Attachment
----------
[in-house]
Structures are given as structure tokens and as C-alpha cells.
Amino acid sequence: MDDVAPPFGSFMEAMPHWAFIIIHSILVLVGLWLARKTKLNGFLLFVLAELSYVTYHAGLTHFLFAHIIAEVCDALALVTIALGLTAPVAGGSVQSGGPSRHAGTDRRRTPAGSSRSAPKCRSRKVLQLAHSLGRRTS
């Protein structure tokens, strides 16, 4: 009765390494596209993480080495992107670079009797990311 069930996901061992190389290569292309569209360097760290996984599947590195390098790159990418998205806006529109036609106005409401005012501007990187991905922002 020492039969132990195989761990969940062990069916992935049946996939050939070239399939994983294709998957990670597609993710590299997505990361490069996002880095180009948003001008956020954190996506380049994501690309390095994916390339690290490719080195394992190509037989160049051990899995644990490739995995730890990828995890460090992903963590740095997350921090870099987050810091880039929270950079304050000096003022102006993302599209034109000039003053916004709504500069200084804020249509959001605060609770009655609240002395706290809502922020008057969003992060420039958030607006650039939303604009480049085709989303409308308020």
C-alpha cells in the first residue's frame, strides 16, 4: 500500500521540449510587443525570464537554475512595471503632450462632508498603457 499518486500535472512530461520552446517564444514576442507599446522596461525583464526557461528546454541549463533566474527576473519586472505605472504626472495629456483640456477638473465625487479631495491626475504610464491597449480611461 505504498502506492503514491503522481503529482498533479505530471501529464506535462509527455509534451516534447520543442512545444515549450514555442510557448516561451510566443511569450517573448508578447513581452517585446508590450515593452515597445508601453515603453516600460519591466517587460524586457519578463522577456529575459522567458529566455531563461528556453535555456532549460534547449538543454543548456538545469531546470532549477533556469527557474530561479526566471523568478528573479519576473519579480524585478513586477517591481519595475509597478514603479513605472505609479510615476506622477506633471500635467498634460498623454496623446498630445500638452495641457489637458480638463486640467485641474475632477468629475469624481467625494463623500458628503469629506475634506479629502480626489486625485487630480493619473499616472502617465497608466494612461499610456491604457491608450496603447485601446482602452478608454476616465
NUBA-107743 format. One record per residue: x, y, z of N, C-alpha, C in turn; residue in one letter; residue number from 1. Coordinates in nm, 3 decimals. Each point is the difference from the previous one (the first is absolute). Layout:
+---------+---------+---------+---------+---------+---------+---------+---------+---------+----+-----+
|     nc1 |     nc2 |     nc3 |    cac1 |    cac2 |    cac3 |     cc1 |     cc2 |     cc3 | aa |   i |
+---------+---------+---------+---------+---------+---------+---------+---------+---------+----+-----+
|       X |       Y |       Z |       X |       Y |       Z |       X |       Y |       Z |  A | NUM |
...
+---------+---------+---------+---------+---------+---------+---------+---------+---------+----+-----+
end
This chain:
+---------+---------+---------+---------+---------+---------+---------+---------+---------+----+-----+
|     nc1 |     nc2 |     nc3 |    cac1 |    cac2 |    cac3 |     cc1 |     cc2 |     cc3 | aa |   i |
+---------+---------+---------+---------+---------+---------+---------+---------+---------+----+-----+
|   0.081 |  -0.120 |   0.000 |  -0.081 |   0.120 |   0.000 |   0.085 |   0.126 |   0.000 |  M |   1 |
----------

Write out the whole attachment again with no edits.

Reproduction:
[in-house]
Structures are given as structure tokens and as C-alpha cells.
Amino acid sequence: MDDVAPPFGSFMEAMPHWAFIIIHSILVLVGLWLARKTKLNGFLLFVLAELSYVTYHAGLTHFLFAHIIAEVCDALALVTIALGLTAPVAGGSVQSGGPSRHAGTDRRRTPAGSSRSAPKCRSRKVLQLAHSLGRRTS
């Protein structure tokens, strides 16, 4: 009765390494596209993480080495992107670079009797990311 069930996901061992190389290569292309569209360097760290996984599947590195390098790159990418998205806006529109036609106005409401005012501007990187991905922002 020492039969132990195989761990969940062990069916992935049946996939050939070239399939994983294709998957990670597609993710590299997505990361490069996002880095180009948003001008956020954190996506380049994501690309390095994916390339690290490719080195394992190509037989160049051990899995644990490739995995730890990828995890460090992903963590740095997350921090870099987050810091880039929270950079304050000096003022102006993302599209034109000039003053916004709504500069200084804020249509959001605060609770009655609240002395706290809502922020008057969003992060420039958030607006650039939303604009480049085709989303409308308020």
C-alpha cells in the first residue's frame, strides 16, 4: 500500500521540449510587443525570464537554475512595471503632450462632508498603457 499518486500535472512530461520552446517564444514576442507599446522596461525583464526557461528546454541549463533566474527576473519586472505605472504626472495629456483640456477638473465625487479631495491626475504610464491597449480611461 505504498502506492503514491503522481503529482498533479505530471501529464506535462509527455509534451516534447520543442512545444515549450514555442510557448516561451510566443511569450517573448508578447513581452517585446508590450515593452515597445508601453515603453516600460519591466517587460524586457519578463522577456529575459522567458529566455531563461528556453535555456532549460534547449538543454543548456538545469531546470532549477533556469527557474530561479526566471523568478528573479519576473519579480524585478513586477517591481519595475509597478514603479513605472505609479510615476506622477506633471500635467498634460498623454496623446498630445500638452495641457489637458480638463486640467485641474475632477468629475469624481467625494463623500458628503469629506475634506479629502480626489486625485487630480493619473499616472502617465497608466494612461499610456491604457491608450496603447485601446482602452478608454476616465
NUBA-107743 format. One record per residue: x, y, z of N, C-alpha, C in turn; residue in one letter; residue number from 1. Coordinates in nm, 3 decimals. Each point is the difference from the previous one (the first is absolute). Layout:
+---------+---------+---------+---------+---------+---------+---------+---------+---------+----+-----+
|     nc1 |     nc2 |     nc3 |    cac1 |    cac2 |    cac3 |     cc1 |     cc2 |     cc3 | aa |   i |
+---------+---------+---------+---------+---------+---------+---------+---------+---------+----+-----+
|       X |       Y |       Z |       X |       Y |       Z |       X |       Y |       Z |  A | NUM |
...
+---------+---------+---------+---------+---------+---------+---------+---------+---------+----+-----+
end
This chain:
+---------+---------+---------+---------+---------+---------+---------+---------+---------+----+-----+
|     nc1 |     nc2 |     nc3 |    cac1 |    cac2 |    cac3 |     cc1 |     cc2 |     cc3 | aa |   i |
+---------+---------+---------+---------+---------+---------+---------+---------+---------+----+-----+
|   0.081 |  -0.120 |   0.000 |  -0.081 |   0.120 |   0.000 |   0.085 |   0.126 |   0.000 |  M |   1 |